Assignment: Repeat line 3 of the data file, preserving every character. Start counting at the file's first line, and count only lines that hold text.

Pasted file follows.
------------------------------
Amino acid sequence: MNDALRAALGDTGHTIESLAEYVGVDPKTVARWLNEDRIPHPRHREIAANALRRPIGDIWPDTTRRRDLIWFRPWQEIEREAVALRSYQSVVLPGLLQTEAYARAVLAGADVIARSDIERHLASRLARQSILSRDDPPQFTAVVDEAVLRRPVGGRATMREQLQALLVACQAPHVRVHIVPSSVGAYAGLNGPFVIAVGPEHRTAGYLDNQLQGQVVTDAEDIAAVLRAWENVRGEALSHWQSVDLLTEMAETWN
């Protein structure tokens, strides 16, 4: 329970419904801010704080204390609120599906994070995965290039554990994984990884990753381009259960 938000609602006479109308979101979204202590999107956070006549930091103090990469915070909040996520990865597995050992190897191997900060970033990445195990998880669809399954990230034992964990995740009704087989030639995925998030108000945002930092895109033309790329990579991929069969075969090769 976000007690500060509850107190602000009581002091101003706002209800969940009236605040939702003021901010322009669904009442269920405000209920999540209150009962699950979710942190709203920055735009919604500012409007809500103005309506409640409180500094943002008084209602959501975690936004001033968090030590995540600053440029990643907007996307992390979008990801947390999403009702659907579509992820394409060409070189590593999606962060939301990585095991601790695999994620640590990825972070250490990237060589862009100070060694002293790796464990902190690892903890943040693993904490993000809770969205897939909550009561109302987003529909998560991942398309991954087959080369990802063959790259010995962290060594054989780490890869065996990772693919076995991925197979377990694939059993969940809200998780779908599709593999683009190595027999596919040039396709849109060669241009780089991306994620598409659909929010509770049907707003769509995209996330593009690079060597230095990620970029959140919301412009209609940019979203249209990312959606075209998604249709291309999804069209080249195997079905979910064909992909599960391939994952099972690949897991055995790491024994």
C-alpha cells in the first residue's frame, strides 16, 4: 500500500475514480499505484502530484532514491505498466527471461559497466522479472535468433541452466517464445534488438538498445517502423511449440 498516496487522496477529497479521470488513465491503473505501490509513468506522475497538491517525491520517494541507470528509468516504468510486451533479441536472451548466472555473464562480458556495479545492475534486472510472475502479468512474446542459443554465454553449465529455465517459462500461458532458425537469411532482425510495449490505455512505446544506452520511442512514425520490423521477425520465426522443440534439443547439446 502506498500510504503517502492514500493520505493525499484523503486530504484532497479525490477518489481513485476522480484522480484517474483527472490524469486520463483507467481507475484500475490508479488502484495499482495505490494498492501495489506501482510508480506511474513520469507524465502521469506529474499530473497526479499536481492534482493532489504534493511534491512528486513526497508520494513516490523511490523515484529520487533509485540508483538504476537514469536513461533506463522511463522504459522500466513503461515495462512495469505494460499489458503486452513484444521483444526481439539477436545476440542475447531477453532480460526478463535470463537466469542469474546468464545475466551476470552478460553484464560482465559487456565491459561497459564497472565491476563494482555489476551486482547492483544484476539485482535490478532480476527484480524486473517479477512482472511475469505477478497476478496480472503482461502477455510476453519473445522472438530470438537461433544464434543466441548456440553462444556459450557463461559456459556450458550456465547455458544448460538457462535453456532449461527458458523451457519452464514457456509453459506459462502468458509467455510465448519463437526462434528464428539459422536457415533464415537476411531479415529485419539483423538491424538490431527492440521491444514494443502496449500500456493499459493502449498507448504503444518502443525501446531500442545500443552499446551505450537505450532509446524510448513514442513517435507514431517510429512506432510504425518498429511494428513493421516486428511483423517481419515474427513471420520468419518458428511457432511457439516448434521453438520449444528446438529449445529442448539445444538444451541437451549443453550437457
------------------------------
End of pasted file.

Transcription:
C-alpha cells in the first residue's frame, strides 16, 4: 500500500475514480499505484502530484532514491505498466527471461559497466522479472535468433541452466517464445534488438538498445517502423511449440 498516496487522496477529497479521470488513465491503473505501490509513468506522475497538491517525491520517494541507470528509468516504468510486451533479441536472451548466472555473464562480458556495479545492475534486472510472475502479468512474446542459443554465454553449465529455465517459462500461458532458425537469411532482425510495449490505455512505446544506452520511442512514425520490423521477425520465426522443440534439443547439446 502506498500510504503517502492514500493520505493525499484523503486530504484532497479525490477518489481513485476522480484522480484517474483527472490524469486520463483507467481507475484500475490508479488502484495499482495505490494498492501495489506501482510508480506511474513520469507524465502521469506529474499530473497526479499536481492534482493532489504534493511534491512528486513526497508520494513516490523511490523515484529520487533509485540508483538504476537514469536513461533506463522511463522504459522500466513503461515495462512495469505494460499489458503486452513484444521483444526481439539477436545476440542475447531477453532480460526478463535470463537466469542469474546468464545475466551476470552478460553484464560482465559487456565491459561497459564497472565491476563494482555489476551486482547492483544484476539485482535490478532480476527484480524486473517479477512482472511475469505477478497476478496480472503482461502477455510476453519473445522472438530470438537461433544464434543466441548456440553462444556459450557463461559456459556450458550456465547455458544448460538457462535453456532449461527458458523451457519452464514457456509453459506459462502468458509467455510465448519463437526462434528464428539459422536457415533464415537476411531479415529485419539483423538491424538490431527492440521491444514494443502496449500500456493499459493502449498507448504503444518502443525501446531500442545500443552499446551505450537505450532509446524510448513514442513517435507514431517510429512506432510504425518498429511494428513493421516486428511483423517481419515474427513471420520468419518458428511457432511457439516448434521453438520449444528446438529449445529442448539445444538444451541437451549443453550437457